Summer sun is here and the garden is bursting with life! According to this st. charles commercial landscaping company, the combination of a few hot days, interspersed with rain showers, is enough to transform the place into an abundant, productive garden as we see seedlings maturing into the plants we recognise. The last weeks of June are the time to keep on sowing to ensure a plentiful harvest for late Summer and early Autumn. The last few weeks at OxGrow have seen much digging, raking and watering. We have so many plants growing now it can be hard to remember them all! The broad beans are bursting out of their nets but still need a little more time to fully develop. Onions and leeks are steadily ripening and a few strawberries are beginning to weigh down their stems. In addition, the harvest bed is full with potatoes, carrots, parsnips, sweet corn, and cabbages. More recently, salads, tomatoes, cucumbers, squashes and pumpkins have been planted.

Elsewhere in the garden we are excited to be growing some plants from heritage seeds. The aim of heritage seeds is to conserve varieties of vegetable that are no longer widely available. This may be varieties that were grown in earlier periods but are not used in large scale growing. The seeds are collected and maintained by gardeners, farmers or ‘seed guardians’. They can then be collected by a seed bank to be redistributed to interested gardeners. Currently we are growing Dudi (Tower Hamlets variety), Achocha and Lablab (Yings variety). The Achocha is a climbing plant that will produce small cucumber-type fruits which can be eaten raw or cooked in stir fries and curries. Dudi (also known as bottle gourd) is also a climbing or trailing vine. It will produce white flowers and fruits which can be eaten when young. Later, the gourds can be turned into pots, instruments or bird houses. Lablab is a bean which also produces beautiful flowers. It will be fun to observe how this interesting and attractive bed of plants develops!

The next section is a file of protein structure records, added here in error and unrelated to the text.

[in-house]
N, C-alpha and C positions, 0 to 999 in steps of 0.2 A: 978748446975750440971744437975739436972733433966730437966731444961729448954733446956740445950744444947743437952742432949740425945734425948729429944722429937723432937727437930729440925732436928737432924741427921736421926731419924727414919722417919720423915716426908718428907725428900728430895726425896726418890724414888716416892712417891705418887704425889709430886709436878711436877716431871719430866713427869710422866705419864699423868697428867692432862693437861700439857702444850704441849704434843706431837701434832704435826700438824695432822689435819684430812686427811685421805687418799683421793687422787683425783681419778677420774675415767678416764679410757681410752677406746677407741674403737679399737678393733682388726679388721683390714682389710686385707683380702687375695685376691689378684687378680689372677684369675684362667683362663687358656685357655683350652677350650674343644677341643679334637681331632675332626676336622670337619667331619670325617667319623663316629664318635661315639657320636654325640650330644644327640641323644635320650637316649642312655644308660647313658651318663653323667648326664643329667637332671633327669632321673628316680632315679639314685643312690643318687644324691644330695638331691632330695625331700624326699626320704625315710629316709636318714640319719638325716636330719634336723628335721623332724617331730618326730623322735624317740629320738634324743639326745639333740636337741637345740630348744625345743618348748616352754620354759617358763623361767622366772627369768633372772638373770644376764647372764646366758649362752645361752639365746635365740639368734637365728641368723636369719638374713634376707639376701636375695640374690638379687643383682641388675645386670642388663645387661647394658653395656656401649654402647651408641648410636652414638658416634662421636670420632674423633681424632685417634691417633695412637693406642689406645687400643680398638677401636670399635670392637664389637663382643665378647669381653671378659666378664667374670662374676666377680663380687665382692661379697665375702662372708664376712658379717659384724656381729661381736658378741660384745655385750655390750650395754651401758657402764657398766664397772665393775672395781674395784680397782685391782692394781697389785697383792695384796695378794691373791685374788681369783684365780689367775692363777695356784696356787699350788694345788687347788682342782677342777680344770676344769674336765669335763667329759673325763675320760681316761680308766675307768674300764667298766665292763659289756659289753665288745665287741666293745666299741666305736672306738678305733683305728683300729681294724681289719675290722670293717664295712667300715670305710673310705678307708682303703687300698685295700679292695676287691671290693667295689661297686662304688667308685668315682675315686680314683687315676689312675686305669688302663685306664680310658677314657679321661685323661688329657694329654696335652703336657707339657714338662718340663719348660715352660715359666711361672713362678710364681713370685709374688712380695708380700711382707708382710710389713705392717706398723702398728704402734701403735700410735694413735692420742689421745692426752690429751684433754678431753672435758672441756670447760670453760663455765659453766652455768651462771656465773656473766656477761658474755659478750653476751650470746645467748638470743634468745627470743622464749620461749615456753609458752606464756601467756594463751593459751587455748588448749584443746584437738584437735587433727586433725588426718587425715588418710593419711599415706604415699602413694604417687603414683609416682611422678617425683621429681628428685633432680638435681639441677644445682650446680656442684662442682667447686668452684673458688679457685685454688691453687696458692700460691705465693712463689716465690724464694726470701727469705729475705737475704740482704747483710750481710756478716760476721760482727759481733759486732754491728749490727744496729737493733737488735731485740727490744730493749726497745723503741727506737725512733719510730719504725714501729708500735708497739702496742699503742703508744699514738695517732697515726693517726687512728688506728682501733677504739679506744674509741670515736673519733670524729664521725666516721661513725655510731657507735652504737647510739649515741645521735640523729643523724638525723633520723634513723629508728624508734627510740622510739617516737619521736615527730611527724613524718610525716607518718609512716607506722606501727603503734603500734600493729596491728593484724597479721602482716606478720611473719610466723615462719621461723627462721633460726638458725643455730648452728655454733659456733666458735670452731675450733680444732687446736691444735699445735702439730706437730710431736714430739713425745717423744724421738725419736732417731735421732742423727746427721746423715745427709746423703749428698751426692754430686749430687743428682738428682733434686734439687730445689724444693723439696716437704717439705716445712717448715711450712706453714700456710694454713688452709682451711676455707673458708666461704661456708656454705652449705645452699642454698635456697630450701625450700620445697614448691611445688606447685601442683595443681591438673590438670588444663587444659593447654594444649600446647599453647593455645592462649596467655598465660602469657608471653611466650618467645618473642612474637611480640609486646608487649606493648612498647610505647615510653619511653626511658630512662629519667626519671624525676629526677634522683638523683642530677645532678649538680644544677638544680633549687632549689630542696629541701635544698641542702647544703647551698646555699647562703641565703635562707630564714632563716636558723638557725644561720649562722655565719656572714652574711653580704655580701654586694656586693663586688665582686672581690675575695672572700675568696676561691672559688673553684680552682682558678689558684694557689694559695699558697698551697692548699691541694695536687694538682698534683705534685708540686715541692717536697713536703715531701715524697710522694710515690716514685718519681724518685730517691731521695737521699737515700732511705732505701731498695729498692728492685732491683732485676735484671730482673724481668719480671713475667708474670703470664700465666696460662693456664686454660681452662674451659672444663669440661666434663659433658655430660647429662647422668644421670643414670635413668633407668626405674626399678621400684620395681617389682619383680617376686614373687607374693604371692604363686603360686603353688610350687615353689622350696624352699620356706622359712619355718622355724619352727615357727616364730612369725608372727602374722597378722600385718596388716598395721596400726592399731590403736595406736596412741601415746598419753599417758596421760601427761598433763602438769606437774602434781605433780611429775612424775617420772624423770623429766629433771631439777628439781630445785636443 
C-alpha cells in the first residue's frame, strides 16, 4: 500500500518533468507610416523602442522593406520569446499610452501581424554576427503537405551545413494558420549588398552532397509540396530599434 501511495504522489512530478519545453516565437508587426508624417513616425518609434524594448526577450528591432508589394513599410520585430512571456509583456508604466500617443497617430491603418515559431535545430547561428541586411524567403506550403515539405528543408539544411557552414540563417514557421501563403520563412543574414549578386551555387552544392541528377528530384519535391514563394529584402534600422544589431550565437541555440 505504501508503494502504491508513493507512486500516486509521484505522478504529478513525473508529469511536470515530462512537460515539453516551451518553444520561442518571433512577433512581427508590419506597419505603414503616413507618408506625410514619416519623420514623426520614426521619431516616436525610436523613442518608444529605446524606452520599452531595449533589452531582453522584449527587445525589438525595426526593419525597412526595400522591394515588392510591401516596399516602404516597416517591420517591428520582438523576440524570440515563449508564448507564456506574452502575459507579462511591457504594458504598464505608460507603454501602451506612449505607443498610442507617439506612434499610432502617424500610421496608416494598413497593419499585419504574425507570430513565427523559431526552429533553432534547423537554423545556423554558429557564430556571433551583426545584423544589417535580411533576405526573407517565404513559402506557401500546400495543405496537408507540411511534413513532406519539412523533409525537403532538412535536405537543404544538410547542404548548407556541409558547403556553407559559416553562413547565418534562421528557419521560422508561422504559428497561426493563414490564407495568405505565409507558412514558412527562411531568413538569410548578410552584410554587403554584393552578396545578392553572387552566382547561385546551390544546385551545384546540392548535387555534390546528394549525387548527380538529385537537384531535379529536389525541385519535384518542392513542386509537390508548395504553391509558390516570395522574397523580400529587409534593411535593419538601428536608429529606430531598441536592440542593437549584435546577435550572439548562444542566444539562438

The last few months have seen some new and attractive additions to the OxGrow garden. The new Polytunnel (Polytunnel 2 – the larger one) has created a new space for growing. Currently, we have a few different varieties of tomatoes growing (heritage and otherwise). Soon we hope to take out the staging and dig a middle bed to increase our growing capacity. The pond has created an attractive centre space to the garden with a few reeds and now a solar powered fountain. A few tadpoles have been seen darting about already! As we move further into summer the garden attracts more visitors. It becomes its most relaxed as a social space with people wandering through from Hogacre Cafe. Pleasant weather makes it a wonderful time to enjoy this peaceful corner of Oxford and we have several events coming up. See below for details and this month’s newsletters. Nevertheless, the garden needs our attention as sowing, watering, weeding and picking continue! Join us for Wednesday evenings and Sunday afternoons. Remember all are welcome for as little or as long as you like.

Our wormest wishes,

Team OxGrow

June Newsletters: